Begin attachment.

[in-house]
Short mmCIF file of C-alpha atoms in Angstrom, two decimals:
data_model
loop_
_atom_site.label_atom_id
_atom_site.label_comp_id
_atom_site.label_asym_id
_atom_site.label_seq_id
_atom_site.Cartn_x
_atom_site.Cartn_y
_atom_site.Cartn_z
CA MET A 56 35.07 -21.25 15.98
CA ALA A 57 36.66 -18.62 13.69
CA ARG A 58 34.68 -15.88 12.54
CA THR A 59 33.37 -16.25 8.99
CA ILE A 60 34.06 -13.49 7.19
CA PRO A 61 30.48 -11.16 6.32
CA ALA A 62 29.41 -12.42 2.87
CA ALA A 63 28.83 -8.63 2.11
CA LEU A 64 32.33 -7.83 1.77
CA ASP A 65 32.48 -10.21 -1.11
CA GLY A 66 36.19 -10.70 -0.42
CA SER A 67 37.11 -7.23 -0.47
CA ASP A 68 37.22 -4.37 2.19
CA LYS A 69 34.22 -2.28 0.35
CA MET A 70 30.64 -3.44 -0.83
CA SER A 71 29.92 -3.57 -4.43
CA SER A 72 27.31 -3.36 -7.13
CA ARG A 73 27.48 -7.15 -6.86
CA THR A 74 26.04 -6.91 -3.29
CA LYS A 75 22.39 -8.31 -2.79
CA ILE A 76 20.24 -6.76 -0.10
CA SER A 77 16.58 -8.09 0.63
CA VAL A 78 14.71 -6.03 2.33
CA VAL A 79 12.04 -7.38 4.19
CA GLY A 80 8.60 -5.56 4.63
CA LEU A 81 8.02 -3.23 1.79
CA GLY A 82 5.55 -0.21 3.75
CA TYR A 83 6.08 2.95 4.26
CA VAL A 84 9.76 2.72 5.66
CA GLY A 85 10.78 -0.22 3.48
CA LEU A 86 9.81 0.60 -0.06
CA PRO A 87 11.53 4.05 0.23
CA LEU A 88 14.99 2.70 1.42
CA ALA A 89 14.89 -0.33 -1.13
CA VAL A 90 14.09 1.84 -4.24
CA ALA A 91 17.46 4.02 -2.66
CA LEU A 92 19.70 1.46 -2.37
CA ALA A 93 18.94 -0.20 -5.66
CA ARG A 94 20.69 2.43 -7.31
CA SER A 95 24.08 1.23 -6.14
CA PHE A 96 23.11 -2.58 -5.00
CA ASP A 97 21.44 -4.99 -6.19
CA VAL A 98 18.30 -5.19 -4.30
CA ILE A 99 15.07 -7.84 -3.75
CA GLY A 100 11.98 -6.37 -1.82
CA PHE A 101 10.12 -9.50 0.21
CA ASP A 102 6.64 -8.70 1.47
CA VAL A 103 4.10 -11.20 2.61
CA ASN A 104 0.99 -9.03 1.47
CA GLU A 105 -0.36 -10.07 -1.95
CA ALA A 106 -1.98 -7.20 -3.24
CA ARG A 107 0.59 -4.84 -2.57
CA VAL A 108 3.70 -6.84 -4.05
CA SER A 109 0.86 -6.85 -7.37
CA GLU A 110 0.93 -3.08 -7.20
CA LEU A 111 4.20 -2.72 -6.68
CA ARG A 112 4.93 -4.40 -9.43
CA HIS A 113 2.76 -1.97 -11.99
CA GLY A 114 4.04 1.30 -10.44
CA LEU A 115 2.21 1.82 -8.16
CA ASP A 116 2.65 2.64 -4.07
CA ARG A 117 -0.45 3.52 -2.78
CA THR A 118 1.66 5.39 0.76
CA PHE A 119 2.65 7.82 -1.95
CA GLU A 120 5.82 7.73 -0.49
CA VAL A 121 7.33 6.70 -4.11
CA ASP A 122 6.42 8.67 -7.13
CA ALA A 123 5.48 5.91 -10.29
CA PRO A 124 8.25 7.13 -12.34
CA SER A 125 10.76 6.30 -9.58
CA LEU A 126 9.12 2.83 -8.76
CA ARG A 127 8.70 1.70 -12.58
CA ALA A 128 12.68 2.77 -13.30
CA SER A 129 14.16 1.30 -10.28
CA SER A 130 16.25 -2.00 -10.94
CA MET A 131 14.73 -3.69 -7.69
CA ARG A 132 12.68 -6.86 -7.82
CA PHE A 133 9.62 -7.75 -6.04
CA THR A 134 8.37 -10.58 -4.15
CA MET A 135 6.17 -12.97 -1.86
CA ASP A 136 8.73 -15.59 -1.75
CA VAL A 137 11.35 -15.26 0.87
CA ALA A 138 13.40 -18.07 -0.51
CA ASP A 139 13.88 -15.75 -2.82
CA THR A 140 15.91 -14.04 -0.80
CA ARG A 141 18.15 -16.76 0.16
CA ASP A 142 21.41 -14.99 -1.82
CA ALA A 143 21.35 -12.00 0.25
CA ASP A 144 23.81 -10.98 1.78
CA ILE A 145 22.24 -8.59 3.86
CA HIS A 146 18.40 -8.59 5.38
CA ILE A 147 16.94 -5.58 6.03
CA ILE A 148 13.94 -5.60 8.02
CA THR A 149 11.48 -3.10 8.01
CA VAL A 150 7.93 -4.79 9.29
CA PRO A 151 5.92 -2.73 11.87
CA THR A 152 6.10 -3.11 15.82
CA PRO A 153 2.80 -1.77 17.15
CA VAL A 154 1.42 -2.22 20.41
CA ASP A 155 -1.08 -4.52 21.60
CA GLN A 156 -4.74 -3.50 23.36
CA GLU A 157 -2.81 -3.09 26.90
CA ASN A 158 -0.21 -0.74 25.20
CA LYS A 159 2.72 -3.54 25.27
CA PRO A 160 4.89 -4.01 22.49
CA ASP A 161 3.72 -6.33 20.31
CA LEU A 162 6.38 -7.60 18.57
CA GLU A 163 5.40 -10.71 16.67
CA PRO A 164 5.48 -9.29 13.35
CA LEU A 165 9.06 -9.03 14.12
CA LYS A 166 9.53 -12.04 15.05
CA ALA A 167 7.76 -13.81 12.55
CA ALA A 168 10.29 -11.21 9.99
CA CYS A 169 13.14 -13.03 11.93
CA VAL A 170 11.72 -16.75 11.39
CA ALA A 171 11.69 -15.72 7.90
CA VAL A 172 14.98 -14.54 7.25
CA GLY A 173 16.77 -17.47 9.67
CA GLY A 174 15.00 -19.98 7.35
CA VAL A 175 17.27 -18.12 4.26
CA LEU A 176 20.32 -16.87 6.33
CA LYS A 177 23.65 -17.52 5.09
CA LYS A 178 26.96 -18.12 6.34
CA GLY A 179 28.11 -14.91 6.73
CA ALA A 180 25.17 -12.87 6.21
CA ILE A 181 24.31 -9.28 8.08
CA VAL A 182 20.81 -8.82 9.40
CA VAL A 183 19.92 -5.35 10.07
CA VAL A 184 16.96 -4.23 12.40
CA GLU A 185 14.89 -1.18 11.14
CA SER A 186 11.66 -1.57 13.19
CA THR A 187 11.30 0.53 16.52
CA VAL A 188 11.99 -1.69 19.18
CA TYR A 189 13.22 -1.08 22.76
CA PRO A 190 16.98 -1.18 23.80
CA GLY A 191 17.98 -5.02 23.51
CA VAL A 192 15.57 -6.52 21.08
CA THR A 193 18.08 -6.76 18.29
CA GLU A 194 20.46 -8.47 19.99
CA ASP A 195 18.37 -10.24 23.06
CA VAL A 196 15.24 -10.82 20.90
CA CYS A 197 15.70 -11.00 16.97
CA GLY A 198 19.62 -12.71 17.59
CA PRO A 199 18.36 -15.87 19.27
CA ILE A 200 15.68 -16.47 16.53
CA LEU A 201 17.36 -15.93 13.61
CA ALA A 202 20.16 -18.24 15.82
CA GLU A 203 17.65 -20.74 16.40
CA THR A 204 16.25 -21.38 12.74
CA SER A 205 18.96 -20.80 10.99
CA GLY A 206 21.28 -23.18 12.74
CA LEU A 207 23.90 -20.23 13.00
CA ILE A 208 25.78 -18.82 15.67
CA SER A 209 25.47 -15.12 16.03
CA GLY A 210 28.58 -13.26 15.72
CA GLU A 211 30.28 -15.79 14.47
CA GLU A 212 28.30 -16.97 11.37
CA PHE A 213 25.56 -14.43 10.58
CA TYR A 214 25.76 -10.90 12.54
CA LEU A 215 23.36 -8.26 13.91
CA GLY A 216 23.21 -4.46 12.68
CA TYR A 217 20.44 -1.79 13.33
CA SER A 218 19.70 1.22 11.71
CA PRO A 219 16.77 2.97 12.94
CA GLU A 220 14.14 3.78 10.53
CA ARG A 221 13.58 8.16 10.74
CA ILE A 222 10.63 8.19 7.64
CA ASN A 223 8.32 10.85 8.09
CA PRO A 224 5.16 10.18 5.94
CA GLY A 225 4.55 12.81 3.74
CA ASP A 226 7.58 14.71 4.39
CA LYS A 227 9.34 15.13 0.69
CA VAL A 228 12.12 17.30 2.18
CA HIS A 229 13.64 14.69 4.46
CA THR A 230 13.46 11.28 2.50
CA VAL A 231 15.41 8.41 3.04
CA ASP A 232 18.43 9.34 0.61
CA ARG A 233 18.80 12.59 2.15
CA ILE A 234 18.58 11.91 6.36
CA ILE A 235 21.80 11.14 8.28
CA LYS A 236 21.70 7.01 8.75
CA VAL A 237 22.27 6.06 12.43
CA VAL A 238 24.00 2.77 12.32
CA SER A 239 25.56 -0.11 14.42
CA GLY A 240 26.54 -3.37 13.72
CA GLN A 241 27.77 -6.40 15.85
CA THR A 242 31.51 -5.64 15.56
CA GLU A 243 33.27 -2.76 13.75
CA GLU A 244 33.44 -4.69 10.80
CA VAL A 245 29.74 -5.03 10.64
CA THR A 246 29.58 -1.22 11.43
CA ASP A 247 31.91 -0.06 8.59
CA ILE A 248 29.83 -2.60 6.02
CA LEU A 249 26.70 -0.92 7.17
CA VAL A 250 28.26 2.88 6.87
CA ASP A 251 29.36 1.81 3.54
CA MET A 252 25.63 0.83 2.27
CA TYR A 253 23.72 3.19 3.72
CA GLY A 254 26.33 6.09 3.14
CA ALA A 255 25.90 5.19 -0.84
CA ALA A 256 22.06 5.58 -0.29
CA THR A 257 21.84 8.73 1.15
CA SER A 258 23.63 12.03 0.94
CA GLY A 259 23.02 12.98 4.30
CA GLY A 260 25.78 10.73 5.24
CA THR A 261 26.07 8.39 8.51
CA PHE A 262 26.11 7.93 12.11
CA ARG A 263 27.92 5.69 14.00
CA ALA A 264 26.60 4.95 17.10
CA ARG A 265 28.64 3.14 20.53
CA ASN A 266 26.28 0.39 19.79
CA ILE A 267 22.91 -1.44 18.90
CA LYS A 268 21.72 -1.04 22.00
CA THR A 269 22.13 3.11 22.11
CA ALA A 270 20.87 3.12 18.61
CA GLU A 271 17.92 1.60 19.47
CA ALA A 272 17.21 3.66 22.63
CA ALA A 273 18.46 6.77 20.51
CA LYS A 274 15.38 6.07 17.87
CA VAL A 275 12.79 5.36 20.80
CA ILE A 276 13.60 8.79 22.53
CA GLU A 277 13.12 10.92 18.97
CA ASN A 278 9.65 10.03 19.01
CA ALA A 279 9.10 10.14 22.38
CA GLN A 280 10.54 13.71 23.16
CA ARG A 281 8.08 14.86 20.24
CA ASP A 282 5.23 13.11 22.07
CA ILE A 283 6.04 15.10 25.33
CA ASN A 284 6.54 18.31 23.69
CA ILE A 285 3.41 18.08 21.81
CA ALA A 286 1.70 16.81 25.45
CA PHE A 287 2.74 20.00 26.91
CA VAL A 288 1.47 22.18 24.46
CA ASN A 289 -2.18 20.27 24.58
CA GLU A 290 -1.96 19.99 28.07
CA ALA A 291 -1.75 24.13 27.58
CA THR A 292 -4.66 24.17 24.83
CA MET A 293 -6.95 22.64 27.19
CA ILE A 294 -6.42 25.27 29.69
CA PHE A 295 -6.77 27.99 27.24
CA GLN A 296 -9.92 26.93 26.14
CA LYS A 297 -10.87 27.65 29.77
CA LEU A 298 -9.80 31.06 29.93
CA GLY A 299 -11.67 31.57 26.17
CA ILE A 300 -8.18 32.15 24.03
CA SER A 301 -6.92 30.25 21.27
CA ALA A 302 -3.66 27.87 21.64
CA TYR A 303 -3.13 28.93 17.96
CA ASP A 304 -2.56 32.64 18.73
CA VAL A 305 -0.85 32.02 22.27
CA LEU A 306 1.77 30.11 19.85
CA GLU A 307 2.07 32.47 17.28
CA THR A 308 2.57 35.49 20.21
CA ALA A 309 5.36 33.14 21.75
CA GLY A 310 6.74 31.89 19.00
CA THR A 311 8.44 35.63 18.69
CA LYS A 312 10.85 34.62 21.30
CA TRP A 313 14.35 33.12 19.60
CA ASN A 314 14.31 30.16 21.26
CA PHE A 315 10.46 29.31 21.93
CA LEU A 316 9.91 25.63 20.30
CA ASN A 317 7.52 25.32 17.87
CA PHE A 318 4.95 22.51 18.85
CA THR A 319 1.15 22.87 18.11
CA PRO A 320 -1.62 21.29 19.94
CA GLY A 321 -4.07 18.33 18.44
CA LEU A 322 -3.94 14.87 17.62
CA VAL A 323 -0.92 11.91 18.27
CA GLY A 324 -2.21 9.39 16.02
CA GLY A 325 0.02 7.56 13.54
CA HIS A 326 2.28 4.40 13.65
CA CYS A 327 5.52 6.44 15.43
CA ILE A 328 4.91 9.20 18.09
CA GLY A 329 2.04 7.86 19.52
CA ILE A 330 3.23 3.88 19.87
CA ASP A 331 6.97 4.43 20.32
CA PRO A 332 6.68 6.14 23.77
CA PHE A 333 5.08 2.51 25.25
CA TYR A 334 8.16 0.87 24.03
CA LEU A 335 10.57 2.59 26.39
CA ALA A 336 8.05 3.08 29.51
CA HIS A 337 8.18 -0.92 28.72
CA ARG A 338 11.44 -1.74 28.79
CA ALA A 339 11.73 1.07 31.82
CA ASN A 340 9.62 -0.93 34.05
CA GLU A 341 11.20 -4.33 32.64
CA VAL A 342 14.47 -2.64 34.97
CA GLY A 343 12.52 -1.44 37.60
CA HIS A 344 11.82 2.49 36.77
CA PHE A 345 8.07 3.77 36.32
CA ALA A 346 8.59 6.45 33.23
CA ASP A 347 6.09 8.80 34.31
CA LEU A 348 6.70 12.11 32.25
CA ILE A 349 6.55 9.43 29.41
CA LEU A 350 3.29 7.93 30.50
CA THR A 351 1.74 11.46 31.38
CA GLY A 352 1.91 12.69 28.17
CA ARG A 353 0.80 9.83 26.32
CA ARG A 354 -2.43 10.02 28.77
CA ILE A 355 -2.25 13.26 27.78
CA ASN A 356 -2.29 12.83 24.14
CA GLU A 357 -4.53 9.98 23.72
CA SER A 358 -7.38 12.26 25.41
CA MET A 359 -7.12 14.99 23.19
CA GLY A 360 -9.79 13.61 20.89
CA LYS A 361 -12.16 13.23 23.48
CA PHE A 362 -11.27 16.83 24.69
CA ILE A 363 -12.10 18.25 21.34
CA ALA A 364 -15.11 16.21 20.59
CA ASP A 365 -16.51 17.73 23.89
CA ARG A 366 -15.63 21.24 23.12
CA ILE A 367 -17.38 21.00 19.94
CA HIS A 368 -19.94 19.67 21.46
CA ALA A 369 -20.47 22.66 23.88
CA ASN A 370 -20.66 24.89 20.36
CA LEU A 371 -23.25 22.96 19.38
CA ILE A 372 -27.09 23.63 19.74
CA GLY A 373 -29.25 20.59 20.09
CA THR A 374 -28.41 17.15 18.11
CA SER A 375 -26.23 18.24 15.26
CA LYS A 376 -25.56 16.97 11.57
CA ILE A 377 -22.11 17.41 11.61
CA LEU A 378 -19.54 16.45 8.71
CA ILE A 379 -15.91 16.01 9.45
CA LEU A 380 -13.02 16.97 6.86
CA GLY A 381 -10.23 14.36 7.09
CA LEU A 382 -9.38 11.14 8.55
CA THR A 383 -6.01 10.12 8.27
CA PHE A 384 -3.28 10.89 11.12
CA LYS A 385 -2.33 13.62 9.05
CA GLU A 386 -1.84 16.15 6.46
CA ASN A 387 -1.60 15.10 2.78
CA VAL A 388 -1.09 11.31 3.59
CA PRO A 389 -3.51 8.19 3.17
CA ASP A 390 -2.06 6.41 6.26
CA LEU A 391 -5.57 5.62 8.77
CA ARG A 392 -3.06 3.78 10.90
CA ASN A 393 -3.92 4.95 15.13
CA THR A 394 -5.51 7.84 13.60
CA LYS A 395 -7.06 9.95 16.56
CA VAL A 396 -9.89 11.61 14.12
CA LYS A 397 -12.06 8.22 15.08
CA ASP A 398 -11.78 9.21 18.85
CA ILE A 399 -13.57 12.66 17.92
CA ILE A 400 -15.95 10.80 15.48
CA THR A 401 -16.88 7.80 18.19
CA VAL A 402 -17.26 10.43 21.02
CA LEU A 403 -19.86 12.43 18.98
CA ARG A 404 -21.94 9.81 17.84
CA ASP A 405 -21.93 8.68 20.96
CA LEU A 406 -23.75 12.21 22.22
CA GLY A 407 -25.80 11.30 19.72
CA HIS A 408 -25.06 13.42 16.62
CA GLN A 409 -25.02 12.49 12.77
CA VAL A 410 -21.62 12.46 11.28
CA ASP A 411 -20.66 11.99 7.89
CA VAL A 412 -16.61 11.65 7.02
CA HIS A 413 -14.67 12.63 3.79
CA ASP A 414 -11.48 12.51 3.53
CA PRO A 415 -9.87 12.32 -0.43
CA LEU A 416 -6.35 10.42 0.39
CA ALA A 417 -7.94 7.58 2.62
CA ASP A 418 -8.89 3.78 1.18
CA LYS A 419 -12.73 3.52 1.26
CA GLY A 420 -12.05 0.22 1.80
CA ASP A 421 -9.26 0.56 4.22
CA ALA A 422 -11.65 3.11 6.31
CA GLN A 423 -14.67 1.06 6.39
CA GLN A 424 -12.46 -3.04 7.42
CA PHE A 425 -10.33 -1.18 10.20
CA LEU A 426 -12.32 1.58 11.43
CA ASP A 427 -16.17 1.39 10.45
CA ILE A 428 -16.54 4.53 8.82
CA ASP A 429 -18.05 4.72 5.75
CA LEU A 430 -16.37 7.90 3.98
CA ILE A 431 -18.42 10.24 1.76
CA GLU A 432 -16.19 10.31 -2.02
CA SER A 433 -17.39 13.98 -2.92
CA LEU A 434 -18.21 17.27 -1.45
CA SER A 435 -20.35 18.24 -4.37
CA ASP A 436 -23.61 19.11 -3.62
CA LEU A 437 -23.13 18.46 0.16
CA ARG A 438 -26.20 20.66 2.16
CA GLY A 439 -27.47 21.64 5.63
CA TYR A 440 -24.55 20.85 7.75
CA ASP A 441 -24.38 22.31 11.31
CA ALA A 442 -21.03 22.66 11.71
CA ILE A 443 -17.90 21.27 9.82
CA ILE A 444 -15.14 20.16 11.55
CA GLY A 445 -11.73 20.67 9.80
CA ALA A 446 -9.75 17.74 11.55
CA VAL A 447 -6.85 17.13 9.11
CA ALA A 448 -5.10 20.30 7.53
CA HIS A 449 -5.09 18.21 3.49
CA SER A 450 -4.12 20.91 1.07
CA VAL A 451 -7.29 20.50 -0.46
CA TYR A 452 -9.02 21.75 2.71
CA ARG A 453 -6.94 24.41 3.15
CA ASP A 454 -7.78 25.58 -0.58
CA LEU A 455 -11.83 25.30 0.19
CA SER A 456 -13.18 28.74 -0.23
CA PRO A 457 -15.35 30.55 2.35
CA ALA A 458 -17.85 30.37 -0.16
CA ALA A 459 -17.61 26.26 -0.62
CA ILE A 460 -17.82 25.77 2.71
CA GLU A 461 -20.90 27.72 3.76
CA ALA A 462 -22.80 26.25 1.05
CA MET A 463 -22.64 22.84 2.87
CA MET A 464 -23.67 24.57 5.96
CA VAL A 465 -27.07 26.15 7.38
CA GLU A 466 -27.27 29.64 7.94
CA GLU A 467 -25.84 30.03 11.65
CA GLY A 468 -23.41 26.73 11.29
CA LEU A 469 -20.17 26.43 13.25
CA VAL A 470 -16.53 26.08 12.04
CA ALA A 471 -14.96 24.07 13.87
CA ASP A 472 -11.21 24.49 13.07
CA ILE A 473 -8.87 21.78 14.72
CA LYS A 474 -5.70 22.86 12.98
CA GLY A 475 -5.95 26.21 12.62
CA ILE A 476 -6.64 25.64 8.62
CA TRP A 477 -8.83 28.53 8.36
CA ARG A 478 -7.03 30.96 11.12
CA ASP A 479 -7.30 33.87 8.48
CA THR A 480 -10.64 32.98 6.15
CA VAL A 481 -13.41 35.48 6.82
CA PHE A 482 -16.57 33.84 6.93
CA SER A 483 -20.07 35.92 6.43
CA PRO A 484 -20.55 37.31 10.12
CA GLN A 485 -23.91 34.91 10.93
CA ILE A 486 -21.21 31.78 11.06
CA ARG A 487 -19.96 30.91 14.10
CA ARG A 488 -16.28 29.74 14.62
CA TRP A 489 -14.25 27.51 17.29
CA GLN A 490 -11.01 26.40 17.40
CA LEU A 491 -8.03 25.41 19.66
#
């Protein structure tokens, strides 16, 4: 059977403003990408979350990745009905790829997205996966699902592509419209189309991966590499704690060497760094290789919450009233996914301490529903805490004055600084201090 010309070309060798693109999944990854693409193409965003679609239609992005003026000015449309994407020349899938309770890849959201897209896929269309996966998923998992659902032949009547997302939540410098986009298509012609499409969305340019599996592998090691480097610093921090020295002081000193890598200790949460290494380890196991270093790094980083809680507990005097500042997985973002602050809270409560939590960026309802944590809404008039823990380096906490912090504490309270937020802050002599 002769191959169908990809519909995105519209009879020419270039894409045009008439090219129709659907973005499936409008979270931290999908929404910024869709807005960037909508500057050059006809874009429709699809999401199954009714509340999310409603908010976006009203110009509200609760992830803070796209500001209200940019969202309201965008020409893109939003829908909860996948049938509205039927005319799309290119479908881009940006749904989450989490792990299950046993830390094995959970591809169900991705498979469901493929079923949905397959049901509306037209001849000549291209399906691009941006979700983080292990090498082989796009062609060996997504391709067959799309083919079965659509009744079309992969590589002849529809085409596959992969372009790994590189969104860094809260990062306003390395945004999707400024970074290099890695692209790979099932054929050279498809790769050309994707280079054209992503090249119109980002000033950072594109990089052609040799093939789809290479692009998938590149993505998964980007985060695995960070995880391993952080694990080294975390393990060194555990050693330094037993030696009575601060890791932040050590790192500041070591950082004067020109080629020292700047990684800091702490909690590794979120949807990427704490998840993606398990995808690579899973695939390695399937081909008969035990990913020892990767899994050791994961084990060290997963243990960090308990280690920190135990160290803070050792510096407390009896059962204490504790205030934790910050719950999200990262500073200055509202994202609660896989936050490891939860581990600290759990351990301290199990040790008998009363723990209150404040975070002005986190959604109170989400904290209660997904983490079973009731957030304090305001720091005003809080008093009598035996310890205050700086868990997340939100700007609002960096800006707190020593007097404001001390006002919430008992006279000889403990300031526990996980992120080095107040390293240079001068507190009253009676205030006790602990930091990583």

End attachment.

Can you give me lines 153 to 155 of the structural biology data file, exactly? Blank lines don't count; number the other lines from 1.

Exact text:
CA CYS A 197 15.70 -11.00 16.97
CA GLY A 198 19.62 -12.71 17.59
CA PRO A 199 18.36 -15.87 19.27